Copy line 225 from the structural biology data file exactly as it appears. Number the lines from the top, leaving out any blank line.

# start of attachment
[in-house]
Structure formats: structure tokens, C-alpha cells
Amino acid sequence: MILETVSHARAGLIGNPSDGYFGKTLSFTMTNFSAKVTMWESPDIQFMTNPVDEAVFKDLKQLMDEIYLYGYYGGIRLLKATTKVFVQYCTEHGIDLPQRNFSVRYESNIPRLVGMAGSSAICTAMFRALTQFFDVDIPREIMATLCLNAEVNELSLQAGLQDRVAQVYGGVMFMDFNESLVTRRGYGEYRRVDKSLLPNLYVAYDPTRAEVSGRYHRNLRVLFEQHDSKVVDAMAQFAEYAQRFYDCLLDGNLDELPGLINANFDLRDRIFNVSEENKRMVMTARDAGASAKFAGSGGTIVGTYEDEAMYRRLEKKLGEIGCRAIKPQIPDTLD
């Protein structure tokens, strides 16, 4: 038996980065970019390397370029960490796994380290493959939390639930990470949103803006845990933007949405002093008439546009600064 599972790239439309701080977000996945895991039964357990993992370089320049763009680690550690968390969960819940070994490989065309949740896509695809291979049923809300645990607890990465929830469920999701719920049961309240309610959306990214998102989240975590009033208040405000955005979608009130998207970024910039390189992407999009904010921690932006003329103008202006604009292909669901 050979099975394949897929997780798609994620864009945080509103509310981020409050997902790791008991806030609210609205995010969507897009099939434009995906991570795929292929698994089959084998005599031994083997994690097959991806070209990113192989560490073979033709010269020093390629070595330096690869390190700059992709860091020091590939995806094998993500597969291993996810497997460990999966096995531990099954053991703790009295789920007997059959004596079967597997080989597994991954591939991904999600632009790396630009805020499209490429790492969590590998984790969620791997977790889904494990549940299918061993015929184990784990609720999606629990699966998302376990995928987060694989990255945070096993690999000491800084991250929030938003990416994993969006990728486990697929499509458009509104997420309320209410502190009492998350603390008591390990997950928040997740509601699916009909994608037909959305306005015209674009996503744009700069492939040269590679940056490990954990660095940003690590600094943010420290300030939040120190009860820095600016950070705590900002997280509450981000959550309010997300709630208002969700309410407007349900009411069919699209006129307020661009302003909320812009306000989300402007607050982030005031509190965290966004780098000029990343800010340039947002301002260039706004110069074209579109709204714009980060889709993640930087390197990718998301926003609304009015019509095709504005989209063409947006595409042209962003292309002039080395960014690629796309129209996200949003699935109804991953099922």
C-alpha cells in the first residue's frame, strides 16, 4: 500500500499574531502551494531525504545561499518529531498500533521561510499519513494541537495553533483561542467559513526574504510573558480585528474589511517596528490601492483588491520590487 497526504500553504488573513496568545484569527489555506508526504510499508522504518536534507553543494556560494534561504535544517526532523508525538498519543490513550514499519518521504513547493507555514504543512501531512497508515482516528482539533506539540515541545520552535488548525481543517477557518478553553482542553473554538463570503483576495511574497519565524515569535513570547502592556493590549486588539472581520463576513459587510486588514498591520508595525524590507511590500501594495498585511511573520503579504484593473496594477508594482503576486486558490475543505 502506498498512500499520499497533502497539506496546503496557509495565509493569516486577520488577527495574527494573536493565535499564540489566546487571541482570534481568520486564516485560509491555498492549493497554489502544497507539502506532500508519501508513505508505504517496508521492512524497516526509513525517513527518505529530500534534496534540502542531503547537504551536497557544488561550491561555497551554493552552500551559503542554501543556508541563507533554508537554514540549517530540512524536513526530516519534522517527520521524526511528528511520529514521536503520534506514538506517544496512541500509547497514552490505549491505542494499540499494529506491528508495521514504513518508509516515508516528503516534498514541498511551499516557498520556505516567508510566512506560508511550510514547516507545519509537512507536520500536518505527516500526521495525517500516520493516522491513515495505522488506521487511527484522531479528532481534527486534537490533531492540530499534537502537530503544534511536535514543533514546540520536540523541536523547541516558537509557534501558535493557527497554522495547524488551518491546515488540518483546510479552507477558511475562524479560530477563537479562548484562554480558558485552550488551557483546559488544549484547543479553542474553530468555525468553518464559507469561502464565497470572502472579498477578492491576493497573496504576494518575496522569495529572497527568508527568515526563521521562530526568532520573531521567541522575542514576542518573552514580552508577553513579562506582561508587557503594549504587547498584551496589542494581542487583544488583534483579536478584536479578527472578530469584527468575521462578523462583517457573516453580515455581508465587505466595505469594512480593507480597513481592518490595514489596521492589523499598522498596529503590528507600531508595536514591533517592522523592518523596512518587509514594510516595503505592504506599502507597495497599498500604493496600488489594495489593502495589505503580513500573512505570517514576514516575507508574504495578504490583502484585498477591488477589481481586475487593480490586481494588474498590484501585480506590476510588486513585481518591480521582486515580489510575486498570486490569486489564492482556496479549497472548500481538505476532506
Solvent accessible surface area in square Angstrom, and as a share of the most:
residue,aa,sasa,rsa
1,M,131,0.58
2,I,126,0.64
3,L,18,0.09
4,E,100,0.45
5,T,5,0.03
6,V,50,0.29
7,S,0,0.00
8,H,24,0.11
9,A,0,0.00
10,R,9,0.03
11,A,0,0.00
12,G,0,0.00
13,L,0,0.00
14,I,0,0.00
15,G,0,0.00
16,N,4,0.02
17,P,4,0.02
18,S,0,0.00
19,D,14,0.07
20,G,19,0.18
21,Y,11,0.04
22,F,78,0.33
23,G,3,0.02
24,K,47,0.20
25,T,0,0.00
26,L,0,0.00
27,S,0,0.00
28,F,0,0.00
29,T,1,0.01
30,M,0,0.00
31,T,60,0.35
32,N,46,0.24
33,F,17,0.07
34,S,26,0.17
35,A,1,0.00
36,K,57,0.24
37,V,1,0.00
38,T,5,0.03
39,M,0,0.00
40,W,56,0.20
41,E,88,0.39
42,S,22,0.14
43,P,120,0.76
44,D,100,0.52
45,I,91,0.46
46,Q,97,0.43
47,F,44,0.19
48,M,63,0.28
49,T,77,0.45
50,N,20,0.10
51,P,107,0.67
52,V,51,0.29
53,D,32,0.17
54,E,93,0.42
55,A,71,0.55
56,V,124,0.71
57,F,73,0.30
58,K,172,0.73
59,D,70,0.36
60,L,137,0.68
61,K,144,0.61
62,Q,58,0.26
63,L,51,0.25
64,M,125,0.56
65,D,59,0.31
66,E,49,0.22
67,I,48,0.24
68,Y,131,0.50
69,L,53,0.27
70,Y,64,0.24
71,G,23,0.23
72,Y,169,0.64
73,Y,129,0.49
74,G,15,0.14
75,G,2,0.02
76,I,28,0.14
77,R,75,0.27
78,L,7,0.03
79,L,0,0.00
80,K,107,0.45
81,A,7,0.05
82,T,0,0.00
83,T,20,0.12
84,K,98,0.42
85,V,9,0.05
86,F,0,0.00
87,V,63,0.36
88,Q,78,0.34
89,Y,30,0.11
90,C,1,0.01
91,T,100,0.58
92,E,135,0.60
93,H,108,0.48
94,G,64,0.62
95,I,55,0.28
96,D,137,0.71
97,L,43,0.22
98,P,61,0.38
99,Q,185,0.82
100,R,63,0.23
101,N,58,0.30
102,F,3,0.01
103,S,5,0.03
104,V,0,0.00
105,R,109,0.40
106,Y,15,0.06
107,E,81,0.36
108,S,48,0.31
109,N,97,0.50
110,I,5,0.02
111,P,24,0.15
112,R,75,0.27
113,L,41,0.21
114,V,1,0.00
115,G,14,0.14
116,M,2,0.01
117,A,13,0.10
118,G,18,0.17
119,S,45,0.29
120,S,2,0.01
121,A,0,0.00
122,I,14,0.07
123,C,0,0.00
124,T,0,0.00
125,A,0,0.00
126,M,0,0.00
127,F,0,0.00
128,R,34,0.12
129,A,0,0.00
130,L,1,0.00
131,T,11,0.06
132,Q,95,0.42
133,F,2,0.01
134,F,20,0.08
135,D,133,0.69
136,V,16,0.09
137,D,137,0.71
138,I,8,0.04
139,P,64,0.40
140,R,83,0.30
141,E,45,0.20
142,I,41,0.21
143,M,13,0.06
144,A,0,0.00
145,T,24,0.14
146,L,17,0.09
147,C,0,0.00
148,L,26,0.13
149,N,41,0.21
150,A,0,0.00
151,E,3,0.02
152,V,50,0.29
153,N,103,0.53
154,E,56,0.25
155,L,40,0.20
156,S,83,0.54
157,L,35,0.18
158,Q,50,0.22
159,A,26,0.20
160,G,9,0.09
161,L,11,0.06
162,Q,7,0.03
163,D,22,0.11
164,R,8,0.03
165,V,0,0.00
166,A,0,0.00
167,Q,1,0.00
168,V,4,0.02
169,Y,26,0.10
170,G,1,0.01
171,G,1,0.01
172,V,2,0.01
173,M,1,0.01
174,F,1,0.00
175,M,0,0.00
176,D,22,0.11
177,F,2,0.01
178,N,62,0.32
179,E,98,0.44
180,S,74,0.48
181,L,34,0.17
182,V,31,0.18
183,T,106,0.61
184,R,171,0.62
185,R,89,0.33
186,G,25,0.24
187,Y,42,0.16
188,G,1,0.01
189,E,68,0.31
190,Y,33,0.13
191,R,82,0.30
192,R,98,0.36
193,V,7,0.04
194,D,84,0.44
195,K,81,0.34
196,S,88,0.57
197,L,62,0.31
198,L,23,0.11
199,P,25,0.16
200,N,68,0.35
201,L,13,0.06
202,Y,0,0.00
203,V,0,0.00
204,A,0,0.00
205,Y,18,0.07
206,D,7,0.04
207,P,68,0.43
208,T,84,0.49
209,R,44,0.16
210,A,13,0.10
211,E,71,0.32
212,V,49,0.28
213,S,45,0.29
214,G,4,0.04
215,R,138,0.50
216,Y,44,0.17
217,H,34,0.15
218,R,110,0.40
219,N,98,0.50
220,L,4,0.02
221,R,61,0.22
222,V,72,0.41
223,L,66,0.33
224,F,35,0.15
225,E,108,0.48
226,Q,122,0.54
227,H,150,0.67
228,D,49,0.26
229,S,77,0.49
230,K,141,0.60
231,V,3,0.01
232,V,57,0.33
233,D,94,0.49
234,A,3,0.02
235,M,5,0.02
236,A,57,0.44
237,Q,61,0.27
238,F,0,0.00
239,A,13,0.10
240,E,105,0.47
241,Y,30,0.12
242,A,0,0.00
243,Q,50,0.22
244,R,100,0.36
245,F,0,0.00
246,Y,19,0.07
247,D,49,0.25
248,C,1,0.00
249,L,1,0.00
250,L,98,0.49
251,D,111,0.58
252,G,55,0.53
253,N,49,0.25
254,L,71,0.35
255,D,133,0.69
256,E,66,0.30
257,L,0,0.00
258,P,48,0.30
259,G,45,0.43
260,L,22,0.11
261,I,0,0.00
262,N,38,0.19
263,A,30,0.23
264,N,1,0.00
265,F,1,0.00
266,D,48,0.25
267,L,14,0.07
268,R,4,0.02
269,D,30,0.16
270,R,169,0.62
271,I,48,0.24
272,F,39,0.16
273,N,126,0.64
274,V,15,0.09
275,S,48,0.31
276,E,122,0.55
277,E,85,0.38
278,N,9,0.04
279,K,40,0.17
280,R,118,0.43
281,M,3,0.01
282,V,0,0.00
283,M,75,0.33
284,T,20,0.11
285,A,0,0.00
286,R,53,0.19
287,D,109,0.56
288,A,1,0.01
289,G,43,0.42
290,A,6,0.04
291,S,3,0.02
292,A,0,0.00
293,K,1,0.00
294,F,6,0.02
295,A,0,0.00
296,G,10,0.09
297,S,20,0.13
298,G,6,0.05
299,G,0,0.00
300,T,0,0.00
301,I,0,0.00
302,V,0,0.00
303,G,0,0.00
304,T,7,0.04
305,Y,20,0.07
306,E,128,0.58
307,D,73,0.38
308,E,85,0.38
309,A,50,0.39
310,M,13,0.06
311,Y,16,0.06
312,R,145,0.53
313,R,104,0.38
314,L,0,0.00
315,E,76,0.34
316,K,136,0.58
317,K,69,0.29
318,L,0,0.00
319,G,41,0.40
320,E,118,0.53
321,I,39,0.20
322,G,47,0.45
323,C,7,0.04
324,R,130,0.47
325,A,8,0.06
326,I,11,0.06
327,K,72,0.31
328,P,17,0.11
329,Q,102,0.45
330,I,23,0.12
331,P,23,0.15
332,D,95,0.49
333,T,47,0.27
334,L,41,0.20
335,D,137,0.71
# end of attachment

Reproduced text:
218,R,110,0.40